by Beth Hill
Cancer research studies being conducted by Karen S. Aboody, M.D., in the divisions of Hematology & Hematopoietic Cell Transplantation and Neurosciences, recently received additional funding totaling $75,000 in the form of the three-year Isadore Familian Memorial Grant.
This special seed grant award was established by philanthropists Sandy and Marvin Smalley, patrons of the STOP CANCER Foundation. City of Hope matches this funding in-kind, in effect doubling the size of the grant to $150,000.
This is the second grant Aboody has received specifically for this work. The first, also from the Smalleys and STOP CANCER, was a $150,000 development award paid out in three years. It, too, was matched by City of Hope.
Aboody is a Harvard-trained neuroscientist whose translational research centers on therapeutic applications of neural stem cells for cancer. These cells have remarkable powers, including the ability to directly target invading tumor cells within the brain, and possibly throughout the body.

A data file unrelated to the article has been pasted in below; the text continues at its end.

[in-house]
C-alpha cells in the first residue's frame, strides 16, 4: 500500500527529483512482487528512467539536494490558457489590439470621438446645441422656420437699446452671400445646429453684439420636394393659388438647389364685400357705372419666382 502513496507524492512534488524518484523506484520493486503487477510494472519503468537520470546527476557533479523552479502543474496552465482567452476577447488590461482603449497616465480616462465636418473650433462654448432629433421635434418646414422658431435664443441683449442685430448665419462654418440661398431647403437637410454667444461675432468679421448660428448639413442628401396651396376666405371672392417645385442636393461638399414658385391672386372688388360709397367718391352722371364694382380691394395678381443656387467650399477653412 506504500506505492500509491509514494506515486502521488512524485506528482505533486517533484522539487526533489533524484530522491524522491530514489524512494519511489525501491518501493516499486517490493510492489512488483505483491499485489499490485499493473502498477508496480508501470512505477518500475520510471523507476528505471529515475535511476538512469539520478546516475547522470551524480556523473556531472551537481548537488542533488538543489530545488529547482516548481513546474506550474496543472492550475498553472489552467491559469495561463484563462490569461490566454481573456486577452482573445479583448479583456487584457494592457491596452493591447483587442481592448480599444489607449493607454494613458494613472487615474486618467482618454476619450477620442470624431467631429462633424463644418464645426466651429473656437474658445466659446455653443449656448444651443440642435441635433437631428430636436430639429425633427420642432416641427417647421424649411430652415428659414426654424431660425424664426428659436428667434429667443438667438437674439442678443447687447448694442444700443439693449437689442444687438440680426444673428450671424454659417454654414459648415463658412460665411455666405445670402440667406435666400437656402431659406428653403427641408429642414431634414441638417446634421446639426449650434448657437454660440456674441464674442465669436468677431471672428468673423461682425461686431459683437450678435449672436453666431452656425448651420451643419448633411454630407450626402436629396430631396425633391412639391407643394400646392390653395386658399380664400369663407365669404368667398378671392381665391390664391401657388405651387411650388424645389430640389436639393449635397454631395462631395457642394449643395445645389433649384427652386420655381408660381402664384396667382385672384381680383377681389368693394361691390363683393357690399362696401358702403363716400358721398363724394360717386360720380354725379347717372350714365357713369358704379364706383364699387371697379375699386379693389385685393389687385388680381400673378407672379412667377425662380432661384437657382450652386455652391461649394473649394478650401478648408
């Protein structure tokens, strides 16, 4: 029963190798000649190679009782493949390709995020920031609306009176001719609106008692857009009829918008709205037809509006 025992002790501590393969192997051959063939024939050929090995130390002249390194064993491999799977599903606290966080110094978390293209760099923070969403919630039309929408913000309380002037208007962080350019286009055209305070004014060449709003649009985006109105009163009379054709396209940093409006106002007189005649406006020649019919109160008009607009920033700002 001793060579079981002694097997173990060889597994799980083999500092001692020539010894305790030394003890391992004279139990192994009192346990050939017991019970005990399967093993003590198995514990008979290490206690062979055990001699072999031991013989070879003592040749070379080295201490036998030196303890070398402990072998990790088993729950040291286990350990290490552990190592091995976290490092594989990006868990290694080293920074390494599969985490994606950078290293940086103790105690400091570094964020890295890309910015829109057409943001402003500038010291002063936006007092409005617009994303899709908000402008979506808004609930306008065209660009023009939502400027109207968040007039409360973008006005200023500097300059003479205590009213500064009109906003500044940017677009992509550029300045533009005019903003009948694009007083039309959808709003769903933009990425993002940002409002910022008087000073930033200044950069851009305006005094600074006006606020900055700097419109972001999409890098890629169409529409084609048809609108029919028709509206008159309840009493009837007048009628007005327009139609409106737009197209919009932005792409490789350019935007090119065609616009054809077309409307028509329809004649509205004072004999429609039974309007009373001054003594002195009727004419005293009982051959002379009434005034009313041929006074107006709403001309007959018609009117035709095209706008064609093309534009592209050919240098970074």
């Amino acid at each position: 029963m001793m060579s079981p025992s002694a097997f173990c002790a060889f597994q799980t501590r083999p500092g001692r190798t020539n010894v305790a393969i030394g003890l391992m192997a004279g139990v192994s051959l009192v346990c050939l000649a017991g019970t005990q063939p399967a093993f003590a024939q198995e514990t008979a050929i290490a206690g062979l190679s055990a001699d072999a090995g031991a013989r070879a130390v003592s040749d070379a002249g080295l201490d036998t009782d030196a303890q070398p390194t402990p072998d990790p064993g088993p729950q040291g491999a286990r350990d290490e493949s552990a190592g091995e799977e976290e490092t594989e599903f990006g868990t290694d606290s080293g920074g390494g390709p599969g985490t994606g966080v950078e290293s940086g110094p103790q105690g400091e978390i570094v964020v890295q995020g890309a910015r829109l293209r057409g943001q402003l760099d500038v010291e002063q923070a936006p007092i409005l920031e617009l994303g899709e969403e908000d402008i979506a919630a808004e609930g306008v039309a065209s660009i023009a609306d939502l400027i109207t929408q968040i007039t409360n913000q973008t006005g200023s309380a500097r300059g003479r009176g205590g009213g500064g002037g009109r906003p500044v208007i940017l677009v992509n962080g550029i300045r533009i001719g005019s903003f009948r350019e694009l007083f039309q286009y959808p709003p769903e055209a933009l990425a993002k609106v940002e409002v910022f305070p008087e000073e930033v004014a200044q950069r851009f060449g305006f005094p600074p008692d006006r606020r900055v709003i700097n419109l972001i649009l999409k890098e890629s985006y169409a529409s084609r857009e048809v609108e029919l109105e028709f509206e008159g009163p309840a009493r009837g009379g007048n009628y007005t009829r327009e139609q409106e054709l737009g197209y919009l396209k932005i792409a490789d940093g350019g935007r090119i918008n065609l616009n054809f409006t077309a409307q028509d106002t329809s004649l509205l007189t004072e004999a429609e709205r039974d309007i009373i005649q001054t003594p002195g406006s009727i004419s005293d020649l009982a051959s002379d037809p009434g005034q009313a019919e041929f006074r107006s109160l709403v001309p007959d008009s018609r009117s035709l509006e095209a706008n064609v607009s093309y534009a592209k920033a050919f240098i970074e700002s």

“City of Hope is committing considerable resources to developing powerful new cancer therapies using stem cells,” said Aboody. “My work has concentrated on delivering gene-based therapies directly to invasive brain tumors using neural stem cells. With the combined expertise of City of Hope scientists, and the pharmaceutical manufacturing capability of the City of Hope Center for Biomedicine & Genetics, we are refining techniques that will expand the beneficial uses of neural stem cells in various cancer treatments, including metastatic neuroblastoma, melanoma and breast carcinoma.”
The Smalleys have been loyal supporters of City of Hope for the past 50 years. They serve as the liaisons between the institution and STOP CANCER, a nonprofit, philanthropic organization based in Southern California. It is dedicated to helping find a cure for cancer by funding cancer research at National Cancer Institute-designated comprehensive cancer centers, such as City of Hope.
The focus of STOP CANCER is to provide grants to scientists who are engaged in innovative cancer research and its subsequent clinical applications.
“STOP CANCER is a steadfast partner in our fight against cancer,” Aboody said. “Its ongoing support enables City of Hope researchers to prevail in our tradition of breakthrough scientific research and brings us one step closer to making cancer not only treatable, but curable, and ultimately preventable.”
Funding from the STOP CANCER Foundation also has facilitated the formation of a strong collaborative translational stem cell research program at City of Hope.